Liddell is one of the few mixed martial artists over the last several years who had the power and skill to land knockout strikes while retreating. Davis does not have that ability, which means Evans should really turn up the heat with his hands once his foe begins to move backward.
The pressure will cause Davis to do one of two things—cover up or desperately lunge for a takedown. Neither of those will cause Evans much agita. If Evans continues with a spirited attack, then a stoppage should soon follow.
I would not look to take Davis down, even if he opens the door by covering up. Evans has no idea if he will be able to control Mr. Wonderful on the ground. Why take the chance of a sweep and end up in the one position where Davis will have a major advantage—Evans on his back.
It probably goes without saying that Davis must get the fight to the ground in order to win. I believe that with all my being. His awkward strikes were somewhat effective in a few of his fights, but they won’t be against Evans, assuming the former champion rediscovered his standup swagger in the Ortiz fight.
Is this too much too soon for Davis? Will his otherworldly wrestling skills be enough to carry the day, or has he developed enough well-rounded skills to beat Evans in multiple positions?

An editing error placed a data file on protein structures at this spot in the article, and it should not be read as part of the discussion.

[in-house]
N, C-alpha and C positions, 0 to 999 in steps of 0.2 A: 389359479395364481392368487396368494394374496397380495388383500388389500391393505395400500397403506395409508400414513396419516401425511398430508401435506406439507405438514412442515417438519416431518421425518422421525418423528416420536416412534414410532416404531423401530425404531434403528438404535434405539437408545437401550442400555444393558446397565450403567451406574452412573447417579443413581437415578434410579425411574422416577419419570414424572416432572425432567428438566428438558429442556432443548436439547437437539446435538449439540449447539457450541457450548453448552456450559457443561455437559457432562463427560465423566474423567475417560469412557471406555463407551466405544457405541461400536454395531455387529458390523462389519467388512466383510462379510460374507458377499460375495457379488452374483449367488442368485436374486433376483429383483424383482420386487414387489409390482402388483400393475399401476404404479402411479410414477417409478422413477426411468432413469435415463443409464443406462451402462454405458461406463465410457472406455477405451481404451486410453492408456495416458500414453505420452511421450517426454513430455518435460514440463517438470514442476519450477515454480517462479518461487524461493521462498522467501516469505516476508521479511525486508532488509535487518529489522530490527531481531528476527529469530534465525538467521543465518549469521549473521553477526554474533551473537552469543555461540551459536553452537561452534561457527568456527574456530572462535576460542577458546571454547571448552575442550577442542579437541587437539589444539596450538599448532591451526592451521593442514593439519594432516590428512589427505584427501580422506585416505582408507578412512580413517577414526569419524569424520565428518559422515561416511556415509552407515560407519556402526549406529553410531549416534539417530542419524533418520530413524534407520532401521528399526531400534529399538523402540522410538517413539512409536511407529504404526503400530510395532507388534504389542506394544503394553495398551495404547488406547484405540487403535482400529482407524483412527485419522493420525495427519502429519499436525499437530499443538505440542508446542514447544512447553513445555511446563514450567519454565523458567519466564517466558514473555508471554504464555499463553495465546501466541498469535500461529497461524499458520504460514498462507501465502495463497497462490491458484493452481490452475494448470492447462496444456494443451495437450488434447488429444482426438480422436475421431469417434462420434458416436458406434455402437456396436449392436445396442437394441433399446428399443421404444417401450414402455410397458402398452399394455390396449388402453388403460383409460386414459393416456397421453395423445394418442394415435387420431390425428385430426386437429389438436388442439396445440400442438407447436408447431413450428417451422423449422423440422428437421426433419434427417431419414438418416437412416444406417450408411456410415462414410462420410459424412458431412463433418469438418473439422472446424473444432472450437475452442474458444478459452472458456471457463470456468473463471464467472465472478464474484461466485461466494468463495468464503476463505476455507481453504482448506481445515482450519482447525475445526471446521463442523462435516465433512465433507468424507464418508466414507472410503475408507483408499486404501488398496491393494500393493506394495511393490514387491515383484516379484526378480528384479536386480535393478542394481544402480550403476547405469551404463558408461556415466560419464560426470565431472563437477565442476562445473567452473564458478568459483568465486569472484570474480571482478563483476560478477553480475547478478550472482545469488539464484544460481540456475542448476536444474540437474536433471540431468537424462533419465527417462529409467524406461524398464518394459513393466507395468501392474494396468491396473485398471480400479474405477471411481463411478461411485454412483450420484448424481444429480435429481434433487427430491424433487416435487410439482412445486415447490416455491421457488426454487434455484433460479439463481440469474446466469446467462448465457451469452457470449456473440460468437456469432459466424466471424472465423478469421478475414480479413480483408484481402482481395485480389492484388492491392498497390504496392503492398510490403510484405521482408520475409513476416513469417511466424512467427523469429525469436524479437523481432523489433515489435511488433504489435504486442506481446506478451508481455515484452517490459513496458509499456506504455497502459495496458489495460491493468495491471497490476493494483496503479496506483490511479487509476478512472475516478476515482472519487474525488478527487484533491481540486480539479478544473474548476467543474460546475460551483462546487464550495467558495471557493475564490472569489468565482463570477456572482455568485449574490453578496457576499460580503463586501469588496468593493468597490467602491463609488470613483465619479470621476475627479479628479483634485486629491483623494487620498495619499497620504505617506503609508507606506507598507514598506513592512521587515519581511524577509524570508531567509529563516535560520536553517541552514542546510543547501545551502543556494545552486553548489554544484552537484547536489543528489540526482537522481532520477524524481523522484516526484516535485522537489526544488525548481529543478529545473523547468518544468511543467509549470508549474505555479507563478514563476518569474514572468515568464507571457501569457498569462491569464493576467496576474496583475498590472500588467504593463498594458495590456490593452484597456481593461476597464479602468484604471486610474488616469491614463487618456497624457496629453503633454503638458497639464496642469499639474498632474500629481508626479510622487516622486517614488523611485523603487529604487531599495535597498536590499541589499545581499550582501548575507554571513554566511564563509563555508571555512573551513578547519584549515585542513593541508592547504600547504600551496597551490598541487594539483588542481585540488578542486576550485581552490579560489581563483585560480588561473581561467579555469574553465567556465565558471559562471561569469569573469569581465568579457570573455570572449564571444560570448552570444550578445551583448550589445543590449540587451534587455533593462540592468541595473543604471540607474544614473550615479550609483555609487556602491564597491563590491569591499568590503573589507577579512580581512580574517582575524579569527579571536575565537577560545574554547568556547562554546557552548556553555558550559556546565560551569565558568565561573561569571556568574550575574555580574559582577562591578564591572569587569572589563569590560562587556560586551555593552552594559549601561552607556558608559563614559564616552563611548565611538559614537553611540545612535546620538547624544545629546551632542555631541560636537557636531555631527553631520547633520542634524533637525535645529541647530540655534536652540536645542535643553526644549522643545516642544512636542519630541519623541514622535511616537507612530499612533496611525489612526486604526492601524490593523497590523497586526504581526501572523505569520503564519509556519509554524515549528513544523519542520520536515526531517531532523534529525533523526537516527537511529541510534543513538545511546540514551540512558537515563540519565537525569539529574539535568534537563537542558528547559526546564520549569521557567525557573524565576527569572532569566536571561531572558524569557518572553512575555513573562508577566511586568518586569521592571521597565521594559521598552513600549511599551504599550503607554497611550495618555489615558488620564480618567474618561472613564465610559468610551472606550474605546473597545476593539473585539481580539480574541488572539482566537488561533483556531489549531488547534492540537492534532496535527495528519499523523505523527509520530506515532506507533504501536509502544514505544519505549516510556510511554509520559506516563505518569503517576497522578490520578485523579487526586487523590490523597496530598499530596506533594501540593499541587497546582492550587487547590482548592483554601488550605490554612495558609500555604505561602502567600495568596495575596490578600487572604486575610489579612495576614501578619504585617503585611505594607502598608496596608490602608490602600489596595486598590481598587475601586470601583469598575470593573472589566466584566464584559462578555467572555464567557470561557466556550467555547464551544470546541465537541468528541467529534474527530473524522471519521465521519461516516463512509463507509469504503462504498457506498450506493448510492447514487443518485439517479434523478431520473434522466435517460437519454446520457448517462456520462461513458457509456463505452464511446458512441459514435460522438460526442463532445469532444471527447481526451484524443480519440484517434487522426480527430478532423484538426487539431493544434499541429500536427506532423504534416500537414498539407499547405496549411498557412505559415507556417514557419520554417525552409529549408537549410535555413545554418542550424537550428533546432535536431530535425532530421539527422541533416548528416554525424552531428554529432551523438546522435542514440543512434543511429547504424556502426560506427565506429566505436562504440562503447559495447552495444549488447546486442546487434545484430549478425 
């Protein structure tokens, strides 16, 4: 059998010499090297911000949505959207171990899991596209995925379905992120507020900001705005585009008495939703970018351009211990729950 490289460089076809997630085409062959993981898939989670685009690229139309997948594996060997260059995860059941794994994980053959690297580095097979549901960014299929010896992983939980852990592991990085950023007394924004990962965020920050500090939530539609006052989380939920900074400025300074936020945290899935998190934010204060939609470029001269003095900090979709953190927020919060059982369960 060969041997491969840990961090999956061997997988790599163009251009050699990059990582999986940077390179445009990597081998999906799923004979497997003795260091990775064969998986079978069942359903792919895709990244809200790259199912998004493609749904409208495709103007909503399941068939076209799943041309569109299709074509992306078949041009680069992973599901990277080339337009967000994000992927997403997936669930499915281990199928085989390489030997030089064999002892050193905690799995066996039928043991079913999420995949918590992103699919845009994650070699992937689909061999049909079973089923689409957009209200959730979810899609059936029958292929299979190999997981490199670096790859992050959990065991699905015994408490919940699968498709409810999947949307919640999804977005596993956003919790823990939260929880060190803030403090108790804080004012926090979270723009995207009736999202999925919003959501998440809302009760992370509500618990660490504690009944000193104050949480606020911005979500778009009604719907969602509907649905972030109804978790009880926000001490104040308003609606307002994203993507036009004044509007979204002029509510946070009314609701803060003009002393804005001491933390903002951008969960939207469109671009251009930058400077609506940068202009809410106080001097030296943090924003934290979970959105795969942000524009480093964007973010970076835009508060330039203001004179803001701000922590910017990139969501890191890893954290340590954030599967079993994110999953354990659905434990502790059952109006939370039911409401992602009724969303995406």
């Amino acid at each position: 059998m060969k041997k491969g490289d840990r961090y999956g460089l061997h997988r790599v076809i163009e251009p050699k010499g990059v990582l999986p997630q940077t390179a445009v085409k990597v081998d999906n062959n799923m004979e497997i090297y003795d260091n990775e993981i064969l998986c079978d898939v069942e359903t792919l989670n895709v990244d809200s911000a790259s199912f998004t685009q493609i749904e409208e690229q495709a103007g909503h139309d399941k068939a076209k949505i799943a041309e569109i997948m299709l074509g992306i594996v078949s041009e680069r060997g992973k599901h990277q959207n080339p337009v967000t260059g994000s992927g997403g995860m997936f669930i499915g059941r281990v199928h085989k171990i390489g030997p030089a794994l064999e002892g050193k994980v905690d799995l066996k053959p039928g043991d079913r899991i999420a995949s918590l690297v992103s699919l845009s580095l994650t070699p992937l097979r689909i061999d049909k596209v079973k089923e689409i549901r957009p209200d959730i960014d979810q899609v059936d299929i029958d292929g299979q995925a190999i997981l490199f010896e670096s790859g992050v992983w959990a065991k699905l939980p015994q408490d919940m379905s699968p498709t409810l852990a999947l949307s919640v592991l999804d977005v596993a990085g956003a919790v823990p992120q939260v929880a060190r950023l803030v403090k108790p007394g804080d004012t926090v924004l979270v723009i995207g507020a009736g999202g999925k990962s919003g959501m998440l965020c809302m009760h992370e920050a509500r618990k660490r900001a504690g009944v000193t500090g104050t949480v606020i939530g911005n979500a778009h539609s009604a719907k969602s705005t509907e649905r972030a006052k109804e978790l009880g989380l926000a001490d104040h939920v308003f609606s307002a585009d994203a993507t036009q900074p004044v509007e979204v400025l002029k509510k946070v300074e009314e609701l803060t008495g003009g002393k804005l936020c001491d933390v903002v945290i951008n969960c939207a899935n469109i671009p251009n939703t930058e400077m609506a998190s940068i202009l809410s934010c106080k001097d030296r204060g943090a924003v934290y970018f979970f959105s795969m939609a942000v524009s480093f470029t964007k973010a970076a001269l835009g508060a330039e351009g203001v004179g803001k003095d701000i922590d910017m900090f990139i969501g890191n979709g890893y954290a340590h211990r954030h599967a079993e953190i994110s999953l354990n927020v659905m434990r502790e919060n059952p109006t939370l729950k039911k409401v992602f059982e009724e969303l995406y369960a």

Or, will Evans lock up what he so desperately covets—another shot at the title, which also has the fringe benefit of putting him in the cage with his bitter rival?
If forced to choose, my money would be on Rashad Evans. This guy really is the complete package. The only question mark hanging over his head are his chin and confidence. Neither should be a problem on the 28th. I think Phil Davis has tremendous potential. If he can get up the striking curve, the sky just might be the limit for this truly special athlete. I just don’t think that wrestling alone will be enough to get it done this time.
Prove me wrong, big fella.
• 32 years old
• 5’11, 205 lbs
• 74.5-inch reach
• 21-1-1 overall
• 4-1 in last 5 fights
• 8-1-1 in last 10 fights
• 4-1-1 against 5 current or former UFC champions
• Former UFC light heavyweight champion
• 147-day reign as champion; no successful title defenses
• Former heavyweight winner on The Ultimate Fighter 2
• Fight of the Night – TKO2 over Tito Ortiz at UFC 133
• Fight of the Night –TKO3 over Forrest Griffin to win UFC light heavyweight championship at UFC 92
• Knockout of the Night – KO2 over Chuck Liddell at UFC 88
• Knockout of the Night – KO2 over Sean Salmon at UFC Fight Night: Evans vs Salmon
• Current layoff is 175 days
• Longest layoff of career is 434 days
• 27 yrs old
• 6’2, 205 lbs
• 79-inch reach
• 9-0 overall
• Has never faced a current or former UFC or PRIDE champion
• Submission of the Night – SUB2 over Tim Boetsch at UFC 123<br>• Current layoff of 308 days is the longest of his career